The study found that support to make modest lifestyle changes, including losing two to three kilograms of weight and increased physical activity over two years, reduced the risk of Type 2 diabetes by 40 to 47 per cent for those categorised as having prediabetes.

There are about eight million people with prediabetes in the UK and 4.5 million have already developed Type 2 diabetes.

The NDPS, funded by £2.5m from the National Institute for Health Research (NIHR), and NIHR CRN Eastern, was led by the Norfolk and Norwich University Hospital (NNUH) and University of East Anglia (UEA), together with colleagues from Ipswich Hospital, and the Universities of Birmingham and Exeter.

The research trial tested a simple lifestyle intervention, which helped people make small achievable lifestyle changes that led to a modest weight loss, and increases in physical activity.

Importantly these changes were sustained for at least two years and the weight lost was not put back on.

These findings are important as they show that a ‘real-world’ lifestyle programme really can make a difference in helping people reduce their risk of Type 2 (adult onset) diabetes.

Prof Mike Sampson, NDPS Chief Investigator and Consultant in Diabetes at NNUH, said: “We are delighted with the results of this trial, as until now no one was very sure if a real-world lifestyle programme prevented Type 2 diabetes in the prediabetes population we studied, as there have been no clinical trials that had shown this.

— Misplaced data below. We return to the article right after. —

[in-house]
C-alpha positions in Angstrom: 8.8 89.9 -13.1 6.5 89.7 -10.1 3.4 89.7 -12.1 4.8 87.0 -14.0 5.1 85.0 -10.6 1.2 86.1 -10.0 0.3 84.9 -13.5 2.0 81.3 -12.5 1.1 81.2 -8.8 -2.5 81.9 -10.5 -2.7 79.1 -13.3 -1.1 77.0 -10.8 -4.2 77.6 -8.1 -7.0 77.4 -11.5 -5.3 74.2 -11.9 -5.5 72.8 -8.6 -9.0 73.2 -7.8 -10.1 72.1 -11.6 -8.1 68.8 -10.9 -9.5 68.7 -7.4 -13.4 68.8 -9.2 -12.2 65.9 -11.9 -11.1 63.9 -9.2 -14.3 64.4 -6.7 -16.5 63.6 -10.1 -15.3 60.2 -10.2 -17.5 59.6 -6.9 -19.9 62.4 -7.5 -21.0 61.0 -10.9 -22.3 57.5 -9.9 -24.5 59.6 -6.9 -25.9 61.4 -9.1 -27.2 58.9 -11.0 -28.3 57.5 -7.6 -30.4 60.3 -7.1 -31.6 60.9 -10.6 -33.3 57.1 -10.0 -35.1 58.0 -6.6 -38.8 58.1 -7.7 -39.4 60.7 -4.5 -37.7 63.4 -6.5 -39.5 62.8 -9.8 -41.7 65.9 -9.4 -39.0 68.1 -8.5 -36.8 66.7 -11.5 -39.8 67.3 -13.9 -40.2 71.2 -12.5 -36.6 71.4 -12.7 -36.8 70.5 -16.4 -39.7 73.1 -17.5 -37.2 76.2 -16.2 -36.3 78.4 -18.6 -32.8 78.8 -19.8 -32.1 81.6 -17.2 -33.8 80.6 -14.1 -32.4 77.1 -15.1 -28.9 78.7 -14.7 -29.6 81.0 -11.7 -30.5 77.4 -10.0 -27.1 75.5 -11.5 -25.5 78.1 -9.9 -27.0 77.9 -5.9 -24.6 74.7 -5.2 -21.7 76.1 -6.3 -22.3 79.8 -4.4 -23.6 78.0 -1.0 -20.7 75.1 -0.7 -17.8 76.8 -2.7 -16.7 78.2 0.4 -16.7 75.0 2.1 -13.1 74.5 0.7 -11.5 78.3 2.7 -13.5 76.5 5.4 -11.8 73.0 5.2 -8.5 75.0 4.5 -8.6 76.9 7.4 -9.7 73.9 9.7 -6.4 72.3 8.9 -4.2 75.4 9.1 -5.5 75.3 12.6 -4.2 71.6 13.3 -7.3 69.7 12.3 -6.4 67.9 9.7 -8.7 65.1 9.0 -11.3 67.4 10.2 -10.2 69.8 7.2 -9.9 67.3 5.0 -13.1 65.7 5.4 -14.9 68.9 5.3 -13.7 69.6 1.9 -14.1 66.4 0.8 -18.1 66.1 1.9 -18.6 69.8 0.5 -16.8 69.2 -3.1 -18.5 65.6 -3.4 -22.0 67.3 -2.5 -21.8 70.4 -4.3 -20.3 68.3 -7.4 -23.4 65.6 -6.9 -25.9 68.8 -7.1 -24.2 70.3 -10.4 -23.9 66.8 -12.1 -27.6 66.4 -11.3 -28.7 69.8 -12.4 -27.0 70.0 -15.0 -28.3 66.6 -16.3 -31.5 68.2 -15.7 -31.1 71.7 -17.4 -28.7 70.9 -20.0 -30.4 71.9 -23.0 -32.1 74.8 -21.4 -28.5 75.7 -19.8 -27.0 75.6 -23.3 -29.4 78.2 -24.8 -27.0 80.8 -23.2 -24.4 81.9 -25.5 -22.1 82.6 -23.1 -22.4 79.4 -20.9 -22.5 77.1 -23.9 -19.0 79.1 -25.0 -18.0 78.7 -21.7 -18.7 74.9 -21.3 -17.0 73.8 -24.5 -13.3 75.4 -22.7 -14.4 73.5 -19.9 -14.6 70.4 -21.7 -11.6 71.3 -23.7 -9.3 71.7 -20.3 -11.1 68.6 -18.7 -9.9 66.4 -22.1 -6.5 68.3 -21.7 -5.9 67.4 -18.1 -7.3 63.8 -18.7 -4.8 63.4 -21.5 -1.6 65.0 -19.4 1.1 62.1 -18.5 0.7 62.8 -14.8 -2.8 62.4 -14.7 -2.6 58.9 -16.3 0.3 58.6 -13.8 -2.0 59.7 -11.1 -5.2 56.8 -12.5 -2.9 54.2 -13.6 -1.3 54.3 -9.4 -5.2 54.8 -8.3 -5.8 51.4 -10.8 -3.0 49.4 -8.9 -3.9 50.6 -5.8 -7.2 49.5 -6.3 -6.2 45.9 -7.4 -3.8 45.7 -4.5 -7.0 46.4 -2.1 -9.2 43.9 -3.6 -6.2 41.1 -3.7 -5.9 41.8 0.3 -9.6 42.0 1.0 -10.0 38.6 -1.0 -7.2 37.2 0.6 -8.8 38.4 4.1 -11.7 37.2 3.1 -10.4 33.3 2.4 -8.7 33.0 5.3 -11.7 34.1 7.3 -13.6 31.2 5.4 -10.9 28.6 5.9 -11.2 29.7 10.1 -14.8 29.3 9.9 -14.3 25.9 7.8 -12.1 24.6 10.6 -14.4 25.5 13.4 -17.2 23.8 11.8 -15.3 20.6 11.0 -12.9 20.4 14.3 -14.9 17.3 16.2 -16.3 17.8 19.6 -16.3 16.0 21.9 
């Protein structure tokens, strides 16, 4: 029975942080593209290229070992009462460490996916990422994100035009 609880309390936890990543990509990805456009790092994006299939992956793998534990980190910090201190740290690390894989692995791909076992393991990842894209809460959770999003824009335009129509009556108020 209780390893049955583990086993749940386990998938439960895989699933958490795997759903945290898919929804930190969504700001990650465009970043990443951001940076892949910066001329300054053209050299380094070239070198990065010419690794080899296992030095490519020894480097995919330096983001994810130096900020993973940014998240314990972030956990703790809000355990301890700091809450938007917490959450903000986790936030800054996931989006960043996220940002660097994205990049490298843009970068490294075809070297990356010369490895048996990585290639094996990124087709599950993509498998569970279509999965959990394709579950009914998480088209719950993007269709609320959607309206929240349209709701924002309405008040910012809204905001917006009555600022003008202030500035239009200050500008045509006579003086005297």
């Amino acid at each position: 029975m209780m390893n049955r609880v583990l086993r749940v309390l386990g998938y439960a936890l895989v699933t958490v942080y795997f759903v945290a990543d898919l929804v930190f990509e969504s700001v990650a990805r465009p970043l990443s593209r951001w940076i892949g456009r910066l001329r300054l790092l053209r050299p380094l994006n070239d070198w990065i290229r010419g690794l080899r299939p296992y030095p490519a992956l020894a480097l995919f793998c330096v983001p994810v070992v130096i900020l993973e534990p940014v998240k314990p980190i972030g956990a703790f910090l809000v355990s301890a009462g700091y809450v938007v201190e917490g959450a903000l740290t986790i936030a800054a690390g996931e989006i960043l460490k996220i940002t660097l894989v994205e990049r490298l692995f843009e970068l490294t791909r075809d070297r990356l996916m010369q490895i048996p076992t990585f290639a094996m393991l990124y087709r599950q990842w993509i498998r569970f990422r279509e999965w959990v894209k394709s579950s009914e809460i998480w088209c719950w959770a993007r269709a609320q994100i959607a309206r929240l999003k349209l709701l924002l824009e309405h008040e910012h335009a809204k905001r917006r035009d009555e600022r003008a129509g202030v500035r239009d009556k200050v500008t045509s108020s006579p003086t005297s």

“We have now shown a significant effect in Type 2 diabetes prevention, and we can be very optimistic that even a modest weight loss, and an increase in physical activity, in real world programmes like this have a big effect on the risk of getting Type 2 diabetes.

“This is really great news for the eight million people in the UK with a prediabetes diagnosis. The results of this trial, show that diabetes prevention is possible in the same prediabetes populations being treated in the NHS national diabetes prevention programme.

“This is important to know, as the clinical methods for diagnosing diabetes and prediabetes have changed a lot in recent years.”

The Norfolk Diabetes Prevention Study ran between 2011 and 2018 and worked with 135 GP practices in the East of England, and found 144,000 people who were at risk of developing Type 2 diabetes.

In screening sites across the East of England, 13,000 of these people then took a fasting glucose and glycosylated haemoglobin (HbA1c) blood test to detect prediabetes.

More than 1,000 people with prediabetes were then entered into a randomised controlled trial, testing a pragmatic real-world lifestyle intervention, compared to a control group, with average follow-up of just over two years.

Earlier studies have used quite intense and expensive research interventions in different groups of prediabetes participants, but this is the first time a real world group delivered intervention has been shown to reduce the risk of Type 2 diabetes.

NDPS also asked lay members of the public who had Type 2 diabetes themselves, to help support participants with prediabetes in the trial, but for this particular population this did not further reduce the risk of getting Type 2 diabetes.

NDPS co-investigatro Prof Max Bachmann, from UEA’s Norwich Medical School, said: “The NDPS intervention was delivered in groups which was far less expensive than individual-focused interventions which have previously shown to be effective under optimal conditions.